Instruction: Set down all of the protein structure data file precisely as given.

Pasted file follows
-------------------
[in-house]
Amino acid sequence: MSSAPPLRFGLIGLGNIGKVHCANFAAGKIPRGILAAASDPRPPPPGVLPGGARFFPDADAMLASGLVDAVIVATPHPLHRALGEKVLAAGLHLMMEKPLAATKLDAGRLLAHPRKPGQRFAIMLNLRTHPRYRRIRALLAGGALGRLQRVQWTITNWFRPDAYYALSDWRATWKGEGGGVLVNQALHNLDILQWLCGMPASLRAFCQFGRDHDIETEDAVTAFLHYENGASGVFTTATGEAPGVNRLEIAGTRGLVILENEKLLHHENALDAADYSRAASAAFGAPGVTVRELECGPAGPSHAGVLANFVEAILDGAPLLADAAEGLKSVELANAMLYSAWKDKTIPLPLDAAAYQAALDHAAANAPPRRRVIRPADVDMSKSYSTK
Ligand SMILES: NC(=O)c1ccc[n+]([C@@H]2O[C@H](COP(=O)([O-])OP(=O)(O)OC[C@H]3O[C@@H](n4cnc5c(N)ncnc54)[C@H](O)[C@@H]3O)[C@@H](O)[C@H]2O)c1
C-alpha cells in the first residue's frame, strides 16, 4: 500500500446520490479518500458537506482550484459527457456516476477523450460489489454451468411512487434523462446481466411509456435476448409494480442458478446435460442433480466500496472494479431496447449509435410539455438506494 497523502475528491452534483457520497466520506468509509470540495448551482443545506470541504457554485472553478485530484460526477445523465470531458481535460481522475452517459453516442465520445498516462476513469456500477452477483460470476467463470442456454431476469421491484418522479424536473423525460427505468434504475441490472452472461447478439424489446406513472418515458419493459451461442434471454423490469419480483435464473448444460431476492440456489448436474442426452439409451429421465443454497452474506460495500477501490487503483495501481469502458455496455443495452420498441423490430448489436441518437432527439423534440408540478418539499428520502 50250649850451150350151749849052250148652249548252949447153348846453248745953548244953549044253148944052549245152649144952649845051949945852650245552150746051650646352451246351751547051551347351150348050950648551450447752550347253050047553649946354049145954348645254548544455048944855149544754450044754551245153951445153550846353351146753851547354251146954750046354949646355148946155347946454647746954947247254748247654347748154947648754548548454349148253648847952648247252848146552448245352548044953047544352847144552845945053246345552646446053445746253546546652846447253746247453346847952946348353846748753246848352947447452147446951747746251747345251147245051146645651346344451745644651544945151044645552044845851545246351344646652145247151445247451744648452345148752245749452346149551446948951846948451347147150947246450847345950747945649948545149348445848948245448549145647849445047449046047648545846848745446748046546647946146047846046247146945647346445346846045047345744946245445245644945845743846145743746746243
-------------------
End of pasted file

[in-house]
Amino acid sequence: MSSAPPLRFGLIGLGNIGKVHCANFAAGKIPRGILAAASDPRPPPPGVLPGGARFFPDADAMLASGLVDAVIVATPHPLHRALGEKVLAAGLHLMMEKPLAATKLDAGRLLAHPRKPGQRFAIMLNLRTHPRYRRIRALLAGGALGRLQRVQWTITNWFRPDAYYALSDWRATWKGEGGGVLVNQALHNLDILQWLCGMPASLRAFCQFGRDHDIETEDAVTAFLHYENGASGVFTTATGEAPGVNRLEIAGTRGLVILENEKLLHHENALDAADYSRAASAAFGAPGVTVRELECGPAGPSHAGVLANFVEAILDGAPLLADAAEGLKSVELANAMLYSAWKDKTIPLPLDAAAYQAALDHAAANAPPRRRVIRPADVDMSKSYSTK
Ligand SMILES: NC(=O)c1ccc[n+]([C@@H]2O[C@H](COP(=O)([O-])OP(=O)(O)OC[C@H]3O[C@@H](n4cnc5c(N)ncnc54)[C@H](O)[C@@H]3O)[C@@H](O)[C@H]2O)c1
C-alpha cells in the first residue's frame, strides 16, 4: 500500500446520490479518500458537506482550484459527457456516476477523450460489489454451468411512487434523462446481466411509456435476448409494480442458478446435460442433480466500496472494479431496447449509435410539455438506494 497523502475528491452534483457520497466520506468509509470540495448551482443545506470541504457554485472553478485530484460526477445523465470531458481535460481522475452517459453516442465520445498516462476513469456500477452477483460470476467463470442456454431476469421491484418522479424536473423525460427505468434504475441490472452472461447478439424489446406513472418515458419493459451461442434471454423490469419480483435464473448444460431476492440456489448436474442426452439409451429421465443454497452474506460495500477501490487503483495501481469502458455496455443495452420498441423490430448489436441518437432527439423534440408540478418539499428520502 50250649850451150350151749849052250148652249548252949447153348846453248745953548244953549044253148944052549245152649144952649845051949945852650245552150746051650646352451246351751547051551347351150348050950648551450447752550347253050047553649946354049145954348645254548544455048944855149544754450044754551245153951445153550846353351146753851547354251146954750046354949646355148946155347946454647746954947247254748247654347748154947648754548548454349148253648847952648247252848146552448245352548044953047544352847144552845945053246345552646446053445746253546546652846447253746247453346847952946348353846748753246848352947447452147446951747746251747345251147245051146645651346344451745644651544945151044645552044845851545246351344646652145247151445247451744648452345148752245749452346149551446948951846948451347147150947246450847345950747945649948545149348445848948245448549145647849445047449046047648545846848745446748046546647946146047846046247146945647346445346846045047345744946245445245644945845743846145743746746243